Quoting MiamiHurricanes09:
LOL, I've learned not to RIP anything in the tropics, much less 92L.

Didn't you RIP 92L last night in your blog update?
MiamiHurricanes09 Blog
June 17, 2010 - 11:20 AM EDT - 92L Dissipates; The Atlantic Remains Quiet
Member Since: September 30, 2007 Posts: 9 Comments: 15932
2684. lilElla
2:07 PM GMT on June 18, 2010
From Post 2651 - The heavy rain in Haiti could lead to dangerous and perhaps life threatening mudslides Sunday, and perhaps into Monday of next week.

Haitians need our help! PayPal/Portlight!!
Member Since: December 5, 2008 Posts: 0 Comments: 273
2683. helove2trac
2:06 PM GMT on June 18, 2010
why yall keep saying jamacian strike its not even a tropical depression yet come on guys be real
2682. SevereHurricane
2:04 PM GMT on June 18, 2010
12Z SHIPS brings 92L near the Cayman Islands as a strong Tropical Storm.
Member Since: September 7, 2008 Posts: 17 Comments: 1604
2681. weathermanwannabe
2:03 PM GMT on June 18, 2010
Quoting Grothar:


One never does. Country walk was a disaster. You also find out many things. One being that you CAN fit 11 people into one bathtub, if necessary. We can laugh now, but it wasn't funny at the time was it?


Our relationship did not survive Andrew. She lost everything (House/Boat/Car) and turned to alcohol/DUI's/PTSD over the following year and never really recovered from the loss.........Very Sad.
Member Since: August 8, 2006 Posts: 0 Comments: 8763
2680. MiamiHurricanes09
2:02 PM GMT on June 18, 2010
Quoting helove2trac:
Its over 92L is rip
LOL, I've learned not to RIP anything in the tropics, much less 92L.
Member Since: September 2, 2009 Posts: 130 Comments: 21091
2679. MiamiHurricanes09
2:02 PM GMT on June 18, 2010
Quoting DestinJeff:
it would be better if 92L would develop more so that the energy is taken over land mass before it is too spun up ...

otherwise the energy tends to go more west and gets into the central carribbean, along with much lower shear.

not to sound like a w-caster, but minor organization i think is preferred at this point because the engery just isn't going away.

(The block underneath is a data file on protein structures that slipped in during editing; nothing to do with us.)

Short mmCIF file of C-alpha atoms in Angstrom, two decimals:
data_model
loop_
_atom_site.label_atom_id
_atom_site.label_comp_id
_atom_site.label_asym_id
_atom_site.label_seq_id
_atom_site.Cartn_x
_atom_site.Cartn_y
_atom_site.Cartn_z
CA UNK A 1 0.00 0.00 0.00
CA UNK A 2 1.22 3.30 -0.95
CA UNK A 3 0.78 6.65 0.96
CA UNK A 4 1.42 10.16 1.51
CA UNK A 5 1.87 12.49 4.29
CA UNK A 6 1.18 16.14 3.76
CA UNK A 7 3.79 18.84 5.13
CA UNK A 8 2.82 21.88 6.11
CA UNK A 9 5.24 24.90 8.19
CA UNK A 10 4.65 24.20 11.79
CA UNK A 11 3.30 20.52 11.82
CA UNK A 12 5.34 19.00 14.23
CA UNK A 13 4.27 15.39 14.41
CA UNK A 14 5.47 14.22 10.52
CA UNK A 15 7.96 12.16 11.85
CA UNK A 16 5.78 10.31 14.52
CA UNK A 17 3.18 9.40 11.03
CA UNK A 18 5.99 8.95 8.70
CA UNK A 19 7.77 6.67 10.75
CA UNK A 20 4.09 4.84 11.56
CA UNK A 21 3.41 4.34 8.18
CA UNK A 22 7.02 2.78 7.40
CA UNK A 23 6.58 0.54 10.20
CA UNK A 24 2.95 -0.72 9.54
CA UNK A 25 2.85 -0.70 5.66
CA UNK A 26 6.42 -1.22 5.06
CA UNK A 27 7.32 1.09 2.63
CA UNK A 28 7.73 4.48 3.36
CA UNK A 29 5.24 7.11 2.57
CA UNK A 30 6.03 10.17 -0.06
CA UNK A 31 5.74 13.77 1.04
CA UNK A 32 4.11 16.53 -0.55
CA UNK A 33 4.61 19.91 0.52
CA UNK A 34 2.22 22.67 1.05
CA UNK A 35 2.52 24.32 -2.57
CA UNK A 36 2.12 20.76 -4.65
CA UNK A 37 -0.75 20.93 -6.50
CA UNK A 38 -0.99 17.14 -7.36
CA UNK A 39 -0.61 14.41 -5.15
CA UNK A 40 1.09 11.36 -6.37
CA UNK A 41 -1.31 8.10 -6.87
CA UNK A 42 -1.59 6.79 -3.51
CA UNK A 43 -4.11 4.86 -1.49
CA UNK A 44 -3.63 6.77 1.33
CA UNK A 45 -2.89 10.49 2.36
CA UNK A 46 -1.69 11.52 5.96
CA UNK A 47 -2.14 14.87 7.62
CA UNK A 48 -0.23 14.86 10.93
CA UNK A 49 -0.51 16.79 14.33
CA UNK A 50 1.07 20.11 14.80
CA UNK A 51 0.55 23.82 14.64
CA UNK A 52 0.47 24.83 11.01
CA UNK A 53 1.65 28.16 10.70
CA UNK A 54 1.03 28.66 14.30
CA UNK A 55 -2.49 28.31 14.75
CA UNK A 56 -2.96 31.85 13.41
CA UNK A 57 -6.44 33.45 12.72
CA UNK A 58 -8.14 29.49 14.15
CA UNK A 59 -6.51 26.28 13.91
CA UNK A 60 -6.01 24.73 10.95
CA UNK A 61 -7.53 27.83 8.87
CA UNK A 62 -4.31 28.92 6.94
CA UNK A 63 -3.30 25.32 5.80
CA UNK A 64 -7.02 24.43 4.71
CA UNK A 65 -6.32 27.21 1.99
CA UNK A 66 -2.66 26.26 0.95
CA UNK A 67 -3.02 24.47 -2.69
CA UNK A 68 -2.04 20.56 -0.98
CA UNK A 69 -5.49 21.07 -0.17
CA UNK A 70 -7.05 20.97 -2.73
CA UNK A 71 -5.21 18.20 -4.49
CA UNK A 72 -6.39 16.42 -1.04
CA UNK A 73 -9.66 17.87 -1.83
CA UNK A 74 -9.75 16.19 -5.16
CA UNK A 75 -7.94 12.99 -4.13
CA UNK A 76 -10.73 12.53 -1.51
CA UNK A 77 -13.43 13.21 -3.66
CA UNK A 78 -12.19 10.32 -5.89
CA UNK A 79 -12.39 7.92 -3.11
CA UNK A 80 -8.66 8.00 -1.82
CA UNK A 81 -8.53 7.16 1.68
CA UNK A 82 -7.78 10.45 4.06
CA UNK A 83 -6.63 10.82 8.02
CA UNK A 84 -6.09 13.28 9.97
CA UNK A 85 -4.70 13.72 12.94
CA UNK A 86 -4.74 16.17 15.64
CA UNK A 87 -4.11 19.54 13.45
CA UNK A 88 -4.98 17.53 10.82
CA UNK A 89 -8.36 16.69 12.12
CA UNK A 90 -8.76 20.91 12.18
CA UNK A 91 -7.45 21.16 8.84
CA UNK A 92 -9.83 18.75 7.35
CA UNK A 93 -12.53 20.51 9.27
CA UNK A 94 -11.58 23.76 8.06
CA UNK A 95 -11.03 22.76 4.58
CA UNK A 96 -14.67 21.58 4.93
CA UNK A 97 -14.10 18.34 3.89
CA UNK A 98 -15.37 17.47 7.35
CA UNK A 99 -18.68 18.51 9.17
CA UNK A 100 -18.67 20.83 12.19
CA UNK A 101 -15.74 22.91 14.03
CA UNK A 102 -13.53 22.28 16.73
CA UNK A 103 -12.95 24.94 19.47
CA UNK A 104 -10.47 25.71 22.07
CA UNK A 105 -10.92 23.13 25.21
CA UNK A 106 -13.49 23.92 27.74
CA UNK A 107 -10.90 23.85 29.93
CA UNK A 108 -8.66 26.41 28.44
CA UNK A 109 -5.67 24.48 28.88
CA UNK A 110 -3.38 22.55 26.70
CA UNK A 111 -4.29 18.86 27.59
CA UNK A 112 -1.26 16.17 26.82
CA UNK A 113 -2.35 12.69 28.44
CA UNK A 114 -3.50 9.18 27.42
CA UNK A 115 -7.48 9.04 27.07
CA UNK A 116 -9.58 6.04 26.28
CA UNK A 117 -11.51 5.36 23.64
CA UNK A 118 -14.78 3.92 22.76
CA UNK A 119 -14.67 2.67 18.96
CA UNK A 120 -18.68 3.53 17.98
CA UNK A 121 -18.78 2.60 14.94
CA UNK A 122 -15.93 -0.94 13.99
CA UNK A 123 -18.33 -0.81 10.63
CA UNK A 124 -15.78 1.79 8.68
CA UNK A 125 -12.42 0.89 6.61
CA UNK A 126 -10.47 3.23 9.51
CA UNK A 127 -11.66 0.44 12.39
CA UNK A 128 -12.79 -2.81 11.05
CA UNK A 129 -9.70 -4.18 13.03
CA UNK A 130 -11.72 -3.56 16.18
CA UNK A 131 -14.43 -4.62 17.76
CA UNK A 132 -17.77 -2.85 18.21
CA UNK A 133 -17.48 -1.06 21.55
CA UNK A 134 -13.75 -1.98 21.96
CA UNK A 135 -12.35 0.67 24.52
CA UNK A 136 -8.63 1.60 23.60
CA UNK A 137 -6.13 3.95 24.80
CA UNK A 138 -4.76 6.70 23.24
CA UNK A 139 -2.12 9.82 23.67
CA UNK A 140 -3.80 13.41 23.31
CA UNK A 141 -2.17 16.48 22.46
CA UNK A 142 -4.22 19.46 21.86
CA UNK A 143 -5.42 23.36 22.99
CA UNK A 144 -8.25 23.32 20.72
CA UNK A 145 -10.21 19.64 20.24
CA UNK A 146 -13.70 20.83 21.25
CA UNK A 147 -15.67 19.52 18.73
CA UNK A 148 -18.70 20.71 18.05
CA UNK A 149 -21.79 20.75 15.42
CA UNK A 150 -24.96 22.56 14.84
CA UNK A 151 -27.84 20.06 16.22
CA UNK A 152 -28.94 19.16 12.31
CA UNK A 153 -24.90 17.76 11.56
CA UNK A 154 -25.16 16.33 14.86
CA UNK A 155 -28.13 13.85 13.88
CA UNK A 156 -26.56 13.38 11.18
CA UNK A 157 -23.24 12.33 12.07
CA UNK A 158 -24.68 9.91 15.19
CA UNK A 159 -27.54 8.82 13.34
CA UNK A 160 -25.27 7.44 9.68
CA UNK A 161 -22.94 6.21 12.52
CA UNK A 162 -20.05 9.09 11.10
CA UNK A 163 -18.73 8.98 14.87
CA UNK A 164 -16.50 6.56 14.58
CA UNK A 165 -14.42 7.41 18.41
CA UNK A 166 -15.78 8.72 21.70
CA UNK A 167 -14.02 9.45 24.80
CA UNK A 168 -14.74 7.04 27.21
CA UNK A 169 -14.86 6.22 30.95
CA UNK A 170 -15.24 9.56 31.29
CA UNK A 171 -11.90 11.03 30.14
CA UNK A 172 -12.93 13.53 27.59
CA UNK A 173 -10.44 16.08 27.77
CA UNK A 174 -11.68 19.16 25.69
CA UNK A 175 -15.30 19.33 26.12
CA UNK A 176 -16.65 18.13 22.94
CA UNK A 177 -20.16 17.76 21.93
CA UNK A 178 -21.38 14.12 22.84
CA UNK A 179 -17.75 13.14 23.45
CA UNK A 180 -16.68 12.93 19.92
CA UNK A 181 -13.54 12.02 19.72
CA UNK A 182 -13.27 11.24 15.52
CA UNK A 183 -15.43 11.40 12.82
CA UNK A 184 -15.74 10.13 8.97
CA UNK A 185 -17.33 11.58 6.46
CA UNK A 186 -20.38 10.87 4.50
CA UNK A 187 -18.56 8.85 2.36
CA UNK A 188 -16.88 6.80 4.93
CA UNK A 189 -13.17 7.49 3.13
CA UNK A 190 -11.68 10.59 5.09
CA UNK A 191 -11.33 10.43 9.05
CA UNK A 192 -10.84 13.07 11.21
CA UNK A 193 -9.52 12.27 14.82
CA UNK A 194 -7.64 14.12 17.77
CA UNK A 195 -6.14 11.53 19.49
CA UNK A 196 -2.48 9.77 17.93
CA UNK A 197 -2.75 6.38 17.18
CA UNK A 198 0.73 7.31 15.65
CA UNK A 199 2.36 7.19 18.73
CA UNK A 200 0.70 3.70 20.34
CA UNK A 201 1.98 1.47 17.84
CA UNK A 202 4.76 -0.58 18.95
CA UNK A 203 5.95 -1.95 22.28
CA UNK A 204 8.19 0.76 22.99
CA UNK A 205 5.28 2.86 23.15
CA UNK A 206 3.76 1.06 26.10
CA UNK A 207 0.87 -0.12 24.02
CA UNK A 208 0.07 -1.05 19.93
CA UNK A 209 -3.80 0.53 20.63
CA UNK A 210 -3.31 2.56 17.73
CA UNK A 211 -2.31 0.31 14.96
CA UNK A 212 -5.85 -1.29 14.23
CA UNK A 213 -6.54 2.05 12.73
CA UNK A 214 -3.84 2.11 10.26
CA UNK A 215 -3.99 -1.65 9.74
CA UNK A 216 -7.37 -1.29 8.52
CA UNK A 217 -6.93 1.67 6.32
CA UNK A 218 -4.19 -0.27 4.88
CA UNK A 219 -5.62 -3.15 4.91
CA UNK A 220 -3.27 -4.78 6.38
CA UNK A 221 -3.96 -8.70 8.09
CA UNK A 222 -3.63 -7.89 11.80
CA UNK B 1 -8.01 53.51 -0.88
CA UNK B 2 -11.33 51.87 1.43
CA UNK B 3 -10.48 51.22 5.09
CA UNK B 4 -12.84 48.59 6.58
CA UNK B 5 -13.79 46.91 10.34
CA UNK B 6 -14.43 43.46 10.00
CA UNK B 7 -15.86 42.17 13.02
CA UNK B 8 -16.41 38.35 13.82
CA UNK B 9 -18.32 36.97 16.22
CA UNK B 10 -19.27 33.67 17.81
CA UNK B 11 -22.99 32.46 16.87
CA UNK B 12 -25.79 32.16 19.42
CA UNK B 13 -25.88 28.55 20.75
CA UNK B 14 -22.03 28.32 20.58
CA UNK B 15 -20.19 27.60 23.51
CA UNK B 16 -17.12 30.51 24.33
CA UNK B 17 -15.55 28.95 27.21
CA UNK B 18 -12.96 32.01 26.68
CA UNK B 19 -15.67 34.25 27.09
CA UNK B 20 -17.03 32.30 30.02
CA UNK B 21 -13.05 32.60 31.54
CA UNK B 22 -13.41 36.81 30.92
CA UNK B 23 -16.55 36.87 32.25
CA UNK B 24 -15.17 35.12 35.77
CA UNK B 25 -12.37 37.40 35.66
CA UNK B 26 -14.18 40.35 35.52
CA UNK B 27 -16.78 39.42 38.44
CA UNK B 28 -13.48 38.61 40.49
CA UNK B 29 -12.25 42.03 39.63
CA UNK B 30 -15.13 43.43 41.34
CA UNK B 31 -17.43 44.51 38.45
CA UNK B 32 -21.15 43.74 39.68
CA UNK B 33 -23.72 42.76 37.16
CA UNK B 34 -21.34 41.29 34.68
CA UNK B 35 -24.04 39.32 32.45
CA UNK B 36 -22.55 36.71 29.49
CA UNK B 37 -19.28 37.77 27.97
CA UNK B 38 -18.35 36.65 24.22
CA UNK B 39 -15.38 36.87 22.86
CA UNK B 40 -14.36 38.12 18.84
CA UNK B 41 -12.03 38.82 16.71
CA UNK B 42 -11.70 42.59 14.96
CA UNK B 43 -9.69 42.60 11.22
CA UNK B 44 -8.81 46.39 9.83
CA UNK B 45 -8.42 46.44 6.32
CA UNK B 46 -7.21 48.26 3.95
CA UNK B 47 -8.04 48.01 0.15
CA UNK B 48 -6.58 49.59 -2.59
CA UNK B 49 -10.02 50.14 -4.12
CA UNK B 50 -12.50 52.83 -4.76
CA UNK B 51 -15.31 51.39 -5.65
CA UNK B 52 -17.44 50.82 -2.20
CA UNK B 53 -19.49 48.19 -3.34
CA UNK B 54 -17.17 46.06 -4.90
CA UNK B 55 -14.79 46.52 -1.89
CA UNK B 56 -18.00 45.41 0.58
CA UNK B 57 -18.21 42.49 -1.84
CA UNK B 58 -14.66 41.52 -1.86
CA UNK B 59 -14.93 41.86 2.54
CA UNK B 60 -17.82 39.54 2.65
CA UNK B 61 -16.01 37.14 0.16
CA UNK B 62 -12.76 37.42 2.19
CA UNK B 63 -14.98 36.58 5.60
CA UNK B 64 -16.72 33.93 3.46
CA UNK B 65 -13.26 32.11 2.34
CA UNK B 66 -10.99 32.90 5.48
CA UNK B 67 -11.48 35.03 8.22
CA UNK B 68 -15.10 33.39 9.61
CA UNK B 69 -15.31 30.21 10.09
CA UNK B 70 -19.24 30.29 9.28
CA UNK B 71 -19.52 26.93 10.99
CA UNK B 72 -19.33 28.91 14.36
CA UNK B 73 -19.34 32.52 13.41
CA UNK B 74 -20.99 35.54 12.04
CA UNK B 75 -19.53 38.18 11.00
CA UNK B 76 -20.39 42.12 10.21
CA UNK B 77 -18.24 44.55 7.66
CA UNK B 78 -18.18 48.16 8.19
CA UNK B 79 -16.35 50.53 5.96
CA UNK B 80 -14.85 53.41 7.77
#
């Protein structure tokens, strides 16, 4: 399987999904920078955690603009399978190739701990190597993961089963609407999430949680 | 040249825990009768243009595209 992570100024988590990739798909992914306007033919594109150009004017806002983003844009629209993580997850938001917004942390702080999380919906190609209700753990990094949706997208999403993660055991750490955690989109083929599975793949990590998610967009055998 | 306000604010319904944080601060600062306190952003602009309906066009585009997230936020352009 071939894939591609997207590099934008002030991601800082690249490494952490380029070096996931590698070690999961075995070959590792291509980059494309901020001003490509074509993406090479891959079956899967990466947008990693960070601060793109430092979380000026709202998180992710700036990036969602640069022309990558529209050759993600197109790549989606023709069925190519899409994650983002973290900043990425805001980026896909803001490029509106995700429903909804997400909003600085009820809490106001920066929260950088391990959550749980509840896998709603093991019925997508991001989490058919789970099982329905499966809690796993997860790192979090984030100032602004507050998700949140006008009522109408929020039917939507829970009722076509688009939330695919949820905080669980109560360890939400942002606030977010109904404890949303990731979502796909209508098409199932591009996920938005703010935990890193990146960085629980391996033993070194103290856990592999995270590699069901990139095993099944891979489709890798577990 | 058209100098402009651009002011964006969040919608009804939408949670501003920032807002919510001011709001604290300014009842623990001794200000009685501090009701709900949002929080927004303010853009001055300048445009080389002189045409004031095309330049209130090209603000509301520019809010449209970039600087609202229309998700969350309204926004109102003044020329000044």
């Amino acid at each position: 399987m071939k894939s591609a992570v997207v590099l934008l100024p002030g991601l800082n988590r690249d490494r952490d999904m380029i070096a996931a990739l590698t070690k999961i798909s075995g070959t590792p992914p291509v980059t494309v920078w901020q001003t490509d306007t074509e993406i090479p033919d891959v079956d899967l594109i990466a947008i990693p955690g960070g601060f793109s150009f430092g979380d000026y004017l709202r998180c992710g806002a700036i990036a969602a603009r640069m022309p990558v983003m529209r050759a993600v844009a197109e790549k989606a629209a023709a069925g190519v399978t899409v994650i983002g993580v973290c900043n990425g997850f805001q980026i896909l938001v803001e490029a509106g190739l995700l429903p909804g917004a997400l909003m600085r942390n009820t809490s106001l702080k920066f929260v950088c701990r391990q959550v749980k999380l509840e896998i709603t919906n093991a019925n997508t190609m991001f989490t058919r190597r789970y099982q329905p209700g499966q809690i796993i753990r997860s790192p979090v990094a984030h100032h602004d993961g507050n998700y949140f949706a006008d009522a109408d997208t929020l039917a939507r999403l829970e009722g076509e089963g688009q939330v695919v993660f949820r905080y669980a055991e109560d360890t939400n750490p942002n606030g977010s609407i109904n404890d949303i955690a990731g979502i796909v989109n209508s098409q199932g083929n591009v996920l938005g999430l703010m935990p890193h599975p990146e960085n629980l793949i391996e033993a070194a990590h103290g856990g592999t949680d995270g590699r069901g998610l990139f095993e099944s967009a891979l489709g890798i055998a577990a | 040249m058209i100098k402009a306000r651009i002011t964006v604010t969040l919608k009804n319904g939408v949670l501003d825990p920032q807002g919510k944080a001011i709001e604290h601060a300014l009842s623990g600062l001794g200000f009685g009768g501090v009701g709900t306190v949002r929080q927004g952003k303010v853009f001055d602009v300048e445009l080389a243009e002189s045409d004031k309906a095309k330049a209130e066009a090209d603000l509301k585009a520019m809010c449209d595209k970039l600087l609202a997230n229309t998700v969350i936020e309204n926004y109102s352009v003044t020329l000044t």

There are westcasters here too? Damn, well call me a westcaster for now as I have steering currents in favor of my opinion. Plus strengthening isn't in the near future so rule of thumb suggests westward motion.

Member Since: September 2, 2009 Posts: 130 Comments: 21091
2678. soflamac
2:01 PM GMT on June 18, 2010
greenme: if there's anythign that loop shows me, it's that king TUTT has ruled in the carribean for all of june
2677. lickitysplit
2:01 PM GMT on June 18, 2010
Quoting StormW:
INVESTIGATIVE AREA 92L/TROPICAL SYNOPSIS UPDATE ISSUED 8:30 A.M. JUNE 18, 2010


THank you for this. Always informative!
Member Since: May 17, 2007 Posts: 0 Comments: 631
2676. helove2trac
2:00 PM GMT on June 18, 2010
Its over 92L is rip
2674. MiamiHurricanes09
1:57 PM GMT on June 18, 2010
Quoting AllStar17:


Me too. That is why I put (or just south of it).
Yeah, lol.
Member Since: September 2, 2009 Posts: 130 Comments: 21091
2673. MiamiHurricanes09
1:57 PM GMT on June 18, 2010
12z BAMS moved further south, I'm beginning to favor that one for now.

Member Since: September 2, 2009 Posts: 130 Comments: 21091
2671. AllStar17
1:53 PM GMT on June 18, 2010
Quoting MiamiHurricanes09:
If 92L can survive I'm going to go even further south than the BAMM, I think a Jamaica strike is likely.


Me too. That is why I put (or just south of it).
Member Since: June 29, 2009 Posts: 13 Comments: 5300
2669. MiamiHurricanes09
1:52 PM GMT on June 18, 2010
Quoting AllStar17:
I continue to agree with the BAMM track (or just south of it). Also, look at the SHIPS intensity forecast.
If 92L can survive I'm going to go even further south than the BAMM, I think a Jamaica strike is likely.
Member Since: September 2, 2009 Posts: 130 Comments: 21091
2667. AllStar17
1:50 PM GMT on June 18, 2010
I continue to agree with the BAMM track (or just south of it). Also, look at the SHIPS intensity forecast.
Member Since: June 29, 2009 Posts: 13 Comments: 5300
2666. MiamiHurricanes09
1:49 PM GMT on June 18, 2010
Quoting aquak9:


It worked. You're here.

Welcome to the addiction.
Lol. You got that right.
Member Since: September 2, 2009 Posts: 130 Comments: 21091
2665. MiamiHurricanes09
1:48 PM GMT on June 18, 2010
Off topic but I had to post it.

REUPLOADED TWC Hurricane Katrina coverage 8/28/05

"Ugh, boy, this is not good." That says it all.

Member Since: September 2, 2009 Posts: 130 Comments: 21091
2664. CitikatzSouthFL
1:46 PM GMT on June 18, 2010
Nope, not kidding. But, good news is that I do have hurricane safety procedures down to a fine science by now....starting with refilling yearly prescription of Xanex (PTSD...post-traumatic storm disorder) and can shutter my house in record time!! LOL
Member Since: August 14, 2009 Posts: 0 Comments: 436
2662. MiamiHurricanes09
1:44 PM GMT on June 18, 2010